Black Tea and Fig Jam

Black tea and fig jam

Not too sweet: the black tea helps tone down the intense sweetness of the dried figs.

Black tea and fig jam

Not too sweet: the black tea helps tone down the intense sweetness of the dried figs.

7 half-pint jars (7 cups)
Shopping List

24 ounces dried black (Mission) figs

6 black (decaf) tea bags

2 cups sugar

a package of powdered pectin

¼ cup bottled lemon juice

In a 6 quart pot on a high heat, bring

  • 4 cups of water

to a boil, turn off the heat, add

  • 8 black tea bags
  • 24 ounces dried figs

Make sure the tea bags and figs are all submerged and cover the pot. Wait 30 minutes to an hour so the fruit will be fully hydrated. Fish the fruit and tea bags out of the liquid, leaving the liquid in the pot. Discard the tea bags. Trim the stems from the figs and then chop the fruit as you like. I prefer a rough chop, but you can go for as fine or coarse as you like.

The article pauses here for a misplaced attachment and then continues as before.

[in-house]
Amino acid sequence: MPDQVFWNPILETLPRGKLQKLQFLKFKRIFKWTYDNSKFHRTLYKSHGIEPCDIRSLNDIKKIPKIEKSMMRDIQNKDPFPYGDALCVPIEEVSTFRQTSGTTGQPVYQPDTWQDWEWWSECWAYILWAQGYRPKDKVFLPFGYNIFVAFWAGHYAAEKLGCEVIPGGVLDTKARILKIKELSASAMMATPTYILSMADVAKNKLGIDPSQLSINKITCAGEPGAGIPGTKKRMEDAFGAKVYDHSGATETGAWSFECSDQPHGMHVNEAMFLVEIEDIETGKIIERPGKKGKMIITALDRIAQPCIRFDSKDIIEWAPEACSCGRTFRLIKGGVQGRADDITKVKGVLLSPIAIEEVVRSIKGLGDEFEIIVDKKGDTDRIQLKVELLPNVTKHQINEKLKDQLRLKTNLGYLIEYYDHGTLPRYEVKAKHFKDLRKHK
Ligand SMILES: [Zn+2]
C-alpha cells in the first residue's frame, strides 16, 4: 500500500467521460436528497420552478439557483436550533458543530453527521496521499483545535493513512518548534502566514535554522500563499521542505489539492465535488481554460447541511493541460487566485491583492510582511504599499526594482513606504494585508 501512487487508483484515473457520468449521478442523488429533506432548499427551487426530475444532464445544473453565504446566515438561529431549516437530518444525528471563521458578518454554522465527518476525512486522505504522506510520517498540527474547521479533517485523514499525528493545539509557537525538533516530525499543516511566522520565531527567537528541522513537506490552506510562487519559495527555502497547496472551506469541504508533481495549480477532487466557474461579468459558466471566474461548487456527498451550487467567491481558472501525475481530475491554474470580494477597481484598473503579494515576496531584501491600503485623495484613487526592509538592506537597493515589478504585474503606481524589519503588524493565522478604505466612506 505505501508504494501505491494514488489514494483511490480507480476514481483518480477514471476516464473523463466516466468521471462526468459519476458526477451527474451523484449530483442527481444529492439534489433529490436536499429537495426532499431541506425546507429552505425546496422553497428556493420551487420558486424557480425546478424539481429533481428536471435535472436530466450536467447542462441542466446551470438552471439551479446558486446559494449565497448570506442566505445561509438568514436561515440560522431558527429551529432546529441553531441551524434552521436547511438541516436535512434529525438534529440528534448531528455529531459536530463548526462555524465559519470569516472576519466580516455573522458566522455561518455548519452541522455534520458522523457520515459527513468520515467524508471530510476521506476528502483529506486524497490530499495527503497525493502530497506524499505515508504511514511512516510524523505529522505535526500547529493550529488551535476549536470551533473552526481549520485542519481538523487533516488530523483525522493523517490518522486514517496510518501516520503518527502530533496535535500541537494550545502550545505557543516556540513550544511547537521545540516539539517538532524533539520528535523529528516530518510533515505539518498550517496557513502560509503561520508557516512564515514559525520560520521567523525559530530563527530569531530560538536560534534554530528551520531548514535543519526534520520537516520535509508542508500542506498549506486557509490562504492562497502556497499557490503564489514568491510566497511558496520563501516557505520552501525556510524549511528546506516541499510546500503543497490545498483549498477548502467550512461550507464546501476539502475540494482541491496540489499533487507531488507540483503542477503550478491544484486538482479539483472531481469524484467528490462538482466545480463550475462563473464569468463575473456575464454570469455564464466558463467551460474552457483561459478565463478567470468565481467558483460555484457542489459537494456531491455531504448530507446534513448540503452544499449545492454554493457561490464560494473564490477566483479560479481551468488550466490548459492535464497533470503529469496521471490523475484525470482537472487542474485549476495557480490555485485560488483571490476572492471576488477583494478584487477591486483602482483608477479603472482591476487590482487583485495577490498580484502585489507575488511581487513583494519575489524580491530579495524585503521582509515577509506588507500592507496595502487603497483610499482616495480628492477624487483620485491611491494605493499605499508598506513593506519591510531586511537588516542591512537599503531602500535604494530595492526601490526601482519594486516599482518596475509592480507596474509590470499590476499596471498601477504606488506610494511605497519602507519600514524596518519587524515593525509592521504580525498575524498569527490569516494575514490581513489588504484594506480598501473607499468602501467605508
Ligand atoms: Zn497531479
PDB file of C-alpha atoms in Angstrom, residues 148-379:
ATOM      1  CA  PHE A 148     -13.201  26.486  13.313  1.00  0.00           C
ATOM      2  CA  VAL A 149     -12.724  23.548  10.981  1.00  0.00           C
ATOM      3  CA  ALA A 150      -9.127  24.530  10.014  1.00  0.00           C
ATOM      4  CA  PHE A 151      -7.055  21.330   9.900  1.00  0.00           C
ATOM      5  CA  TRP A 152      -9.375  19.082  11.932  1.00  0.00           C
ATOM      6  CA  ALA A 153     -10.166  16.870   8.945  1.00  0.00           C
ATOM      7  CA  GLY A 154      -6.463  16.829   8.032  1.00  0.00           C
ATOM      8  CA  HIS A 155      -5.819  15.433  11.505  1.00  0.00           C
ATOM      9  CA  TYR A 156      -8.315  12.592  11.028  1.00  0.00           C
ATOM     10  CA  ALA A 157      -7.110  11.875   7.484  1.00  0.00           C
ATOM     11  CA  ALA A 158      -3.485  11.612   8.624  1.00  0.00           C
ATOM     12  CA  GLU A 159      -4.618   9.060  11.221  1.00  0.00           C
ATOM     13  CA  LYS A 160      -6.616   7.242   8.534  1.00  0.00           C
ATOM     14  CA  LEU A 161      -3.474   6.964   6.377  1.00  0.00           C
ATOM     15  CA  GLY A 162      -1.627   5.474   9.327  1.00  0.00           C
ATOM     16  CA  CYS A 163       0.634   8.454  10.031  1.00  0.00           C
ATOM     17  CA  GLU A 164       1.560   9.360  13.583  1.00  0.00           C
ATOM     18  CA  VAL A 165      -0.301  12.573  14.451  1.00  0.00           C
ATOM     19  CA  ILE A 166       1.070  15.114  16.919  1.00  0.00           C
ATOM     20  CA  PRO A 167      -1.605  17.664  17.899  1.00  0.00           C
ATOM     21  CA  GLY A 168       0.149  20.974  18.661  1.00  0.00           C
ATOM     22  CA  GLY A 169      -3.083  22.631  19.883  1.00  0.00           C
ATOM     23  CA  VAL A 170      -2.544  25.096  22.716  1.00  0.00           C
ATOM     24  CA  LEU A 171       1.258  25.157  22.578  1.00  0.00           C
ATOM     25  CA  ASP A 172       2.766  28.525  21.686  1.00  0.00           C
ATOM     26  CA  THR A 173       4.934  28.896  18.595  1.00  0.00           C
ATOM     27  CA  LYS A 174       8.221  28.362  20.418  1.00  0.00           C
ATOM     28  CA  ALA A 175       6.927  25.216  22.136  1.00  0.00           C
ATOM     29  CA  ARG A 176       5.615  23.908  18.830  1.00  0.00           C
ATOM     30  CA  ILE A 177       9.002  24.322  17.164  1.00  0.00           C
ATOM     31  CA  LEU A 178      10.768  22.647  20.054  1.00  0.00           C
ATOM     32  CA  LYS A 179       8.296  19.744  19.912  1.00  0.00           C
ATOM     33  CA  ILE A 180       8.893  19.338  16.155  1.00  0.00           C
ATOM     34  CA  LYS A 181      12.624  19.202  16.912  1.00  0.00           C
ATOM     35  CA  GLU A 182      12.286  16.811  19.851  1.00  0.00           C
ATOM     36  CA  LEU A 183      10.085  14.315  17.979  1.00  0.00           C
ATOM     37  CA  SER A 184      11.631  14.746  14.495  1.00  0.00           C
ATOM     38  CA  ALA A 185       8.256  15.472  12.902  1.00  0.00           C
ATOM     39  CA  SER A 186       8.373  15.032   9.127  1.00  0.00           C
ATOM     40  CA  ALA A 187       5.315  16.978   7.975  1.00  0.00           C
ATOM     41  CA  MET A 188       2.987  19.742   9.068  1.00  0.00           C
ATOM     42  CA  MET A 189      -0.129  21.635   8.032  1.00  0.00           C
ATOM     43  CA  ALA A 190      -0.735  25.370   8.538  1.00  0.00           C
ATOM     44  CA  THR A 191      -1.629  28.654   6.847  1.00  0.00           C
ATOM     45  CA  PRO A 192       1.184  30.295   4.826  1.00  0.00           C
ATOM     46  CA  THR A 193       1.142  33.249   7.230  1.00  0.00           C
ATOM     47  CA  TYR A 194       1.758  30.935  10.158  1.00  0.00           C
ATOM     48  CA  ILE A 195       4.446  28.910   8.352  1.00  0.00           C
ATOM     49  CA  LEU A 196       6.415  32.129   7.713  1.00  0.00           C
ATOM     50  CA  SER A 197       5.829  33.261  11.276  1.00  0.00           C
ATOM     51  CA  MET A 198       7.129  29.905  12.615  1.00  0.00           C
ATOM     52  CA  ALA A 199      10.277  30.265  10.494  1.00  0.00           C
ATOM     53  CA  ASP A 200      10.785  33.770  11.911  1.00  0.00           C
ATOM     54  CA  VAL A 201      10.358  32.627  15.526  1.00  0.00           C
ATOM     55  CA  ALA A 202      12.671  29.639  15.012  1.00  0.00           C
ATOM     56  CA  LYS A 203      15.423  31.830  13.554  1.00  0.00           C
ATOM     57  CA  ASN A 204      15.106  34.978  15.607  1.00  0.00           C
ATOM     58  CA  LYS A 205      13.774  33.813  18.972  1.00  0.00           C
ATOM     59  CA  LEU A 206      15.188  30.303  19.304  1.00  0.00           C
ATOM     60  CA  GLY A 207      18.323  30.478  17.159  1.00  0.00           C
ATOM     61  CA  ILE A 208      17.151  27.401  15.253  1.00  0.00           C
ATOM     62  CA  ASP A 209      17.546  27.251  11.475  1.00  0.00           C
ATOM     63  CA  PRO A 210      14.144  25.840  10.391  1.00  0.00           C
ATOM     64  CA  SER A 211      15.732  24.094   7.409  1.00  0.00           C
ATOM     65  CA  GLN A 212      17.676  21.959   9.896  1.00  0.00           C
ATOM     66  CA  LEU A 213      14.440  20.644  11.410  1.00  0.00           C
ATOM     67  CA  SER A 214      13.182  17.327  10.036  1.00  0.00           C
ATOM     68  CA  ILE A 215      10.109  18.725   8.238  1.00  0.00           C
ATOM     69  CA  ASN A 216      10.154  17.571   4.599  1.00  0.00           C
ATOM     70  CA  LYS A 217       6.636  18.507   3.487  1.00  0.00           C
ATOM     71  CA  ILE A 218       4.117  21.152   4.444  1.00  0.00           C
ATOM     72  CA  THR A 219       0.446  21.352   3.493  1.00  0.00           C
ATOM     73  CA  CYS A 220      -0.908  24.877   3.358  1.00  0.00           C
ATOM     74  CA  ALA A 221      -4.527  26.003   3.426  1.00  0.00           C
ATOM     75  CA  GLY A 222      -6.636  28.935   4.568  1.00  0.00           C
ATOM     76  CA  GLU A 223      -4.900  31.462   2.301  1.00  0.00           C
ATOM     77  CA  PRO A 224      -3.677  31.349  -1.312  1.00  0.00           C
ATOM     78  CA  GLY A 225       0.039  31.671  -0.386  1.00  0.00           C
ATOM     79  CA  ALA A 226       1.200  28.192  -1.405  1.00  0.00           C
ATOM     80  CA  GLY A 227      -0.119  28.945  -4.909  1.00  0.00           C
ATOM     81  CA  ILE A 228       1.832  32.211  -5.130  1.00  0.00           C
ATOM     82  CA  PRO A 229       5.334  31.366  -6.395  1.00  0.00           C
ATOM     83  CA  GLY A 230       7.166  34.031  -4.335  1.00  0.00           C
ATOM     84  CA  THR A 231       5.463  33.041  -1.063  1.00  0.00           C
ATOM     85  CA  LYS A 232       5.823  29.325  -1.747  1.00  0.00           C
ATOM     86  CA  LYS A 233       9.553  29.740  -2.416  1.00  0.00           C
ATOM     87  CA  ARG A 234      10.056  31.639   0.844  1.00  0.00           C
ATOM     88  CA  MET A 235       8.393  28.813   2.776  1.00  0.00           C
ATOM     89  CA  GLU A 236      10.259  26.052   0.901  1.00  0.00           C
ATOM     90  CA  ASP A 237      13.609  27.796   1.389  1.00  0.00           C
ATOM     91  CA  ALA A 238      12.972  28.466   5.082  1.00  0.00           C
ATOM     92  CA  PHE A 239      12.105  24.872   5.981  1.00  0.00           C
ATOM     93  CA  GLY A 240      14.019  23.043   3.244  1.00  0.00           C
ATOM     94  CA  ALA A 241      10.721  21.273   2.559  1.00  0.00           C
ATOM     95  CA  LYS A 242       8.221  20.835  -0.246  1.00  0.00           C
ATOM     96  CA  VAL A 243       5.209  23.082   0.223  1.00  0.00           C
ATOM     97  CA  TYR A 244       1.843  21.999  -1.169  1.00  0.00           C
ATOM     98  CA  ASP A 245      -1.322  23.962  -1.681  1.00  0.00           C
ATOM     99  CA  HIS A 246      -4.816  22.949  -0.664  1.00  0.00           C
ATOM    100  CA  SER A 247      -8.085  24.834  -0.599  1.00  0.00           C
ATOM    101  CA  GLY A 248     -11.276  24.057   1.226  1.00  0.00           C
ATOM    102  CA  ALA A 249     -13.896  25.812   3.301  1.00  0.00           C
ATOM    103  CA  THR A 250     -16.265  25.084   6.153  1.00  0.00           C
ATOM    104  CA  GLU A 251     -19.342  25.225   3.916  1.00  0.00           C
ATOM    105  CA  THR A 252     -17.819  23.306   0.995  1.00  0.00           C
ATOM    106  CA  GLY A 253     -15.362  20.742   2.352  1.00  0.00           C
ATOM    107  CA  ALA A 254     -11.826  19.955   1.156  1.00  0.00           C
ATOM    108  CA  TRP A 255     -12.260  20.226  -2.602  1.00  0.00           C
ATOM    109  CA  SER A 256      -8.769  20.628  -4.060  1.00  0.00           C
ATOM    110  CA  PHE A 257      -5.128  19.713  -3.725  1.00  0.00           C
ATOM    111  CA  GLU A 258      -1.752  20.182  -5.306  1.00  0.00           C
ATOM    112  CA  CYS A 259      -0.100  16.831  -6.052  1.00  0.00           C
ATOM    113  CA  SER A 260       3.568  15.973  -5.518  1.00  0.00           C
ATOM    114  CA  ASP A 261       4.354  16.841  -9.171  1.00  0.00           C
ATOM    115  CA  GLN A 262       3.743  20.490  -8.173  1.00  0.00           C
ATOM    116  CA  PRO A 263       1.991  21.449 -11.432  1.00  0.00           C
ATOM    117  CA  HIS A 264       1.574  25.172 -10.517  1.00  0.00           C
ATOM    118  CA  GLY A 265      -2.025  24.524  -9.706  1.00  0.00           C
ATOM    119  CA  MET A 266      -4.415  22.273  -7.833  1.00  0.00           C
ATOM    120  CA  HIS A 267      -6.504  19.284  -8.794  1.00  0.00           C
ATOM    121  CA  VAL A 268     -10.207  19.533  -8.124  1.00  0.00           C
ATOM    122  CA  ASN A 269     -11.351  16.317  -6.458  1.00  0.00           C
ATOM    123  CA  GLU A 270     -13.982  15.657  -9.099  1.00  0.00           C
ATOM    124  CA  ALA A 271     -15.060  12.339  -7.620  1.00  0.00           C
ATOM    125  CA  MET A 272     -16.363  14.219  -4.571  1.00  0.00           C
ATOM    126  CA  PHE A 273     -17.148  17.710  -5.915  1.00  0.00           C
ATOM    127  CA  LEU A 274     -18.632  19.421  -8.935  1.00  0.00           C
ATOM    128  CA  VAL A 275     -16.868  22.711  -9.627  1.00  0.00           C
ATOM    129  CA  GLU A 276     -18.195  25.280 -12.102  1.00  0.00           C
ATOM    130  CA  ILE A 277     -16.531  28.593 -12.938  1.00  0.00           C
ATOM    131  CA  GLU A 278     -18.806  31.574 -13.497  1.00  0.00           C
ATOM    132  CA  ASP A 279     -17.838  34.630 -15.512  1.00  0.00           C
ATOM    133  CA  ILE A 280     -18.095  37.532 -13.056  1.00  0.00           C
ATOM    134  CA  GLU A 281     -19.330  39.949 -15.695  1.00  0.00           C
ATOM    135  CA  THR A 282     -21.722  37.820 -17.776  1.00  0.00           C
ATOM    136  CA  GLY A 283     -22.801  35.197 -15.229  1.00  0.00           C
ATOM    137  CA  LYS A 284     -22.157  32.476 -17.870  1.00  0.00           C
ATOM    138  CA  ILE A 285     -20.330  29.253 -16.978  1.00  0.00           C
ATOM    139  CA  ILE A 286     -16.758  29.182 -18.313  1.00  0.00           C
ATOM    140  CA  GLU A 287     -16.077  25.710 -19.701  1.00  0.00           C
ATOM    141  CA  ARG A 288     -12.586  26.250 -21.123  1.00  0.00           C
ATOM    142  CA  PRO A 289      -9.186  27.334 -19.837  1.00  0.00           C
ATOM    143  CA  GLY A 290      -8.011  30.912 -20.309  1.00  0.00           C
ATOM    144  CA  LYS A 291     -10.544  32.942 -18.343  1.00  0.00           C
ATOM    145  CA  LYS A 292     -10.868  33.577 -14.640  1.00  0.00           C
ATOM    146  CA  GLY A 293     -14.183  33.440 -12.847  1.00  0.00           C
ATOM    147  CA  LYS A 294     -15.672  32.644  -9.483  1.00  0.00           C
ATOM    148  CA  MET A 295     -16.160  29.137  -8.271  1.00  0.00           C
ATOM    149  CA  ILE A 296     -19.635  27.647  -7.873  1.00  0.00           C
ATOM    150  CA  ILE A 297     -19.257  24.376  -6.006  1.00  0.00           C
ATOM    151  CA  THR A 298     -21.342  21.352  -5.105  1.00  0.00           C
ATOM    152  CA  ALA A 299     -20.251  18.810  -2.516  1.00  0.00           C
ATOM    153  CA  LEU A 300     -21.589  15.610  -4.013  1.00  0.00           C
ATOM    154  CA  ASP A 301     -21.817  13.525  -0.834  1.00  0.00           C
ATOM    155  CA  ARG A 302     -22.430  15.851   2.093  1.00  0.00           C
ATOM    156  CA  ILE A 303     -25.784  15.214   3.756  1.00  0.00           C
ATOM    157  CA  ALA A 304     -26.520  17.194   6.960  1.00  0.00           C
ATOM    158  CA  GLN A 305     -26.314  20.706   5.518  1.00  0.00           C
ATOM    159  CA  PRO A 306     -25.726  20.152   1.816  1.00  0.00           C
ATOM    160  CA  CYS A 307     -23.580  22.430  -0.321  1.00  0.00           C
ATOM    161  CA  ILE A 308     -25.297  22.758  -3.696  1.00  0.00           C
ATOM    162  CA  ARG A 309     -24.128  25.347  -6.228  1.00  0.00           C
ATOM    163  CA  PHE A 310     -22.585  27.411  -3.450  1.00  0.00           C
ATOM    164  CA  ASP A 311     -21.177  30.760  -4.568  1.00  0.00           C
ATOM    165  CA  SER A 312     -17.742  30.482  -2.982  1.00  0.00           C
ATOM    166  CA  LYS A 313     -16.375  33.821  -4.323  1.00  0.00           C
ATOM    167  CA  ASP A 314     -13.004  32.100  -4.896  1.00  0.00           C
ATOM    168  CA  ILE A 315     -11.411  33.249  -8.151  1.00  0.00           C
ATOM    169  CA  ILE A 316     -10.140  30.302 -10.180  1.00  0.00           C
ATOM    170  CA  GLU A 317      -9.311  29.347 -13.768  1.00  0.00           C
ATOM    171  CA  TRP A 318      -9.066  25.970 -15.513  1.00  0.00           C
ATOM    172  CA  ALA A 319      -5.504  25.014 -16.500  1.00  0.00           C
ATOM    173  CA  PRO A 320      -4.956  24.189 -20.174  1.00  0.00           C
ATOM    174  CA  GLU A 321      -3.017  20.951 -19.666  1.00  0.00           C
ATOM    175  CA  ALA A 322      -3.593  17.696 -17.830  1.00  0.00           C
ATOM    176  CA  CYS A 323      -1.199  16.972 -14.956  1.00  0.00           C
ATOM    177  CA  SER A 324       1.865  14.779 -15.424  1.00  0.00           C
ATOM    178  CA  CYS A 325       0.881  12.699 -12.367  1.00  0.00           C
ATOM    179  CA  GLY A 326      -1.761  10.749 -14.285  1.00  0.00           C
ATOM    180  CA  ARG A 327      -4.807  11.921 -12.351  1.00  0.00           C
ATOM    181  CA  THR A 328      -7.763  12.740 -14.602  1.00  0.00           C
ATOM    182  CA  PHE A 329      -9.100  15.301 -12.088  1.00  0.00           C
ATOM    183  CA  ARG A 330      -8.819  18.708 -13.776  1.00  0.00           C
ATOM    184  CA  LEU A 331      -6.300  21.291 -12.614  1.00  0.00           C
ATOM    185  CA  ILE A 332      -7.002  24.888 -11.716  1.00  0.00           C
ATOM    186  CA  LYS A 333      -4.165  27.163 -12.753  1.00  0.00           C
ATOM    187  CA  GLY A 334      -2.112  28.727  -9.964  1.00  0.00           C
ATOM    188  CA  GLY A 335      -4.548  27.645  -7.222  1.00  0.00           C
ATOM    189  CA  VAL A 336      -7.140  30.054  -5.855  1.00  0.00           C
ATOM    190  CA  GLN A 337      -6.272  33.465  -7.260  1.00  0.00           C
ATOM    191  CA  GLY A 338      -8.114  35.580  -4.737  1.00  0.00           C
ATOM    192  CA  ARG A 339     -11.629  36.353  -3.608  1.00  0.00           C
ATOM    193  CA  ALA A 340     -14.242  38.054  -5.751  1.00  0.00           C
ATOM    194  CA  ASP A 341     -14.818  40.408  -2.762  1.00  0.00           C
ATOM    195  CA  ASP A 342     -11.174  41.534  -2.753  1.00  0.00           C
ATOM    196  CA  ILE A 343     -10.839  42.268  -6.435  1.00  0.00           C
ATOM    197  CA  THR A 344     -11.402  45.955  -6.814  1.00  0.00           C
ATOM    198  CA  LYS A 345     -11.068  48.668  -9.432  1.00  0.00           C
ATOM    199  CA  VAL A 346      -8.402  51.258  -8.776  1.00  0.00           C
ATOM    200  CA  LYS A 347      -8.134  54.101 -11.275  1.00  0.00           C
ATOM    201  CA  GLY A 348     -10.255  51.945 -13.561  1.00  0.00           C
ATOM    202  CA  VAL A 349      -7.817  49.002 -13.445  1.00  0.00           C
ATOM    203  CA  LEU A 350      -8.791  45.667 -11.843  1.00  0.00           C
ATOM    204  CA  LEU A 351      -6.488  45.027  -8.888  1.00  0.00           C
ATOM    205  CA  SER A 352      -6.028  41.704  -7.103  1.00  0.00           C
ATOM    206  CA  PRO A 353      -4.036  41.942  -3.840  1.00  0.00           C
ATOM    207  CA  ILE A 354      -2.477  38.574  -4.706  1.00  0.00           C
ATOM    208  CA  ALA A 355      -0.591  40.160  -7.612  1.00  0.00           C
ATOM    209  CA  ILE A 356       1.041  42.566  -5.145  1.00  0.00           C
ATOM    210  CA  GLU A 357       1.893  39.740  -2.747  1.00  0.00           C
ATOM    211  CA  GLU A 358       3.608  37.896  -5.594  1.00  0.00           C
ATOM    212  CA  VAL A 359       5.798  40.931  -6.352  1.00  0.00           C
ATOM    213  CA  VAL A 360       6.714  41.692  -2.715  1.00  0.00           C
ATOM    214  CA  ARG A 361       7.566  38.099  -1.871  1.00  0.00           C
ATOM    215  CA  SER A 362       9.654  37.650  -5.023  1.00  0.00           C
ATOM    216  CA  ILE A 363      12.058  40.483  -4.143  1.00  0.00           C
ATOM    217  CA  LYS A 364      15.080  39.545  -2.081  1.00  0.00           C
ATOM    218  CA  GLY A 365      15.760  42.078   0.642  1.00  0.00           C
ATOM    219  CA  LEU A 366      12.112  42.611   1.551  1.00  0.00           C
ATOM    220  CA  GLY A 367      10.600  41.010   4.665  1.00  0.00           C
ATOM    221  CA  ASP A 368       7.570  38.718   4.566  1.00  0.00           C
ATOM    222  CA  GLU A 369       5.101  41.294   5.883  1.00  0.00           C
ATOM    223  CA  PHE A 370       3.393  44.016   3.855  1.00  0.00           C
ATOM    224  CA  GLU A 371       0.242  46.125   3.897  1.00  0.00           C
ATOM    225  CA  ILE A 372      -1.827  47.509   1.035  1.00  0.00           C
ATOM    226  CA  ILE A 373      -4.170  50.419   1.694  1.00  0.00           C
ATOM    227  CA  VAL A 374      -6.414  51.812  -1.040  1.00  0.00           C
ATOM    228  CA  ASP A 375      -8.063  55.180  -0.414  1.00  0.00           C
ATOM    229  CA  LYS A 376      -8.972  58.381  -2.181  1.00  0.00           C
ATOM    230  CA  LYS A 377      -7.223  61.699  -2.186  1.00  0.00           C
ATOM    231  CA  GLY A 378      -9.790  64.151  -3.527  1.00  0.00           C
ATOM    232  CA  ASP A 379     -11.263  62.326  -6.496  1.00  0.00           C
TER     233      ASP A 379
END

Return the fruit to the pot, adding

  • ¼ cup bottled lemon juice (see safety note below)

and bring to a boil over high heat, cook 10 minutes on a hard boil. ATTNStir regularly to make sure the mixture doesn’t scorch. You may want to mash the the fruit with a potato masher if it looks too coarse. An immersion blender might work, but I really wouldn’t want to have the fruit pureed, so I just used the masher a bit. Meanwhile, in 1 quart bowl, combine

  • 2 cups sugar
  • 3 TBL pectin (pectin powder, not pectin-sugar)

Dump this mixture into the pan, stir to dissolve and return to a hard boil, stirring and let it cook for 5 minutes. Turn off the heat.

I processed half-pint jars in a boiling water bath for 15 minutes but I encourage you to freeze the jam in suitable containers. Read the next paragraph…

Safety note: the USDA recommends using bottled lemon juice as it has calibrated minimum acidity levels, ensuring that the food is sufficiently acidic to avoid the possibility of spoilage. I adapted this recipe from another recipe, cited below, reducing the lemon juice, so I can’t vouch for the safety of canning this jam. In addition, I used fresh lemon juice, which the USDA would discourage you from using. To be safe, you should probably freeze the jam and keep it refrigerated when you defrost a container rather than canning the jam.

Adapted from a recipe in Savor the Best for fig jam, at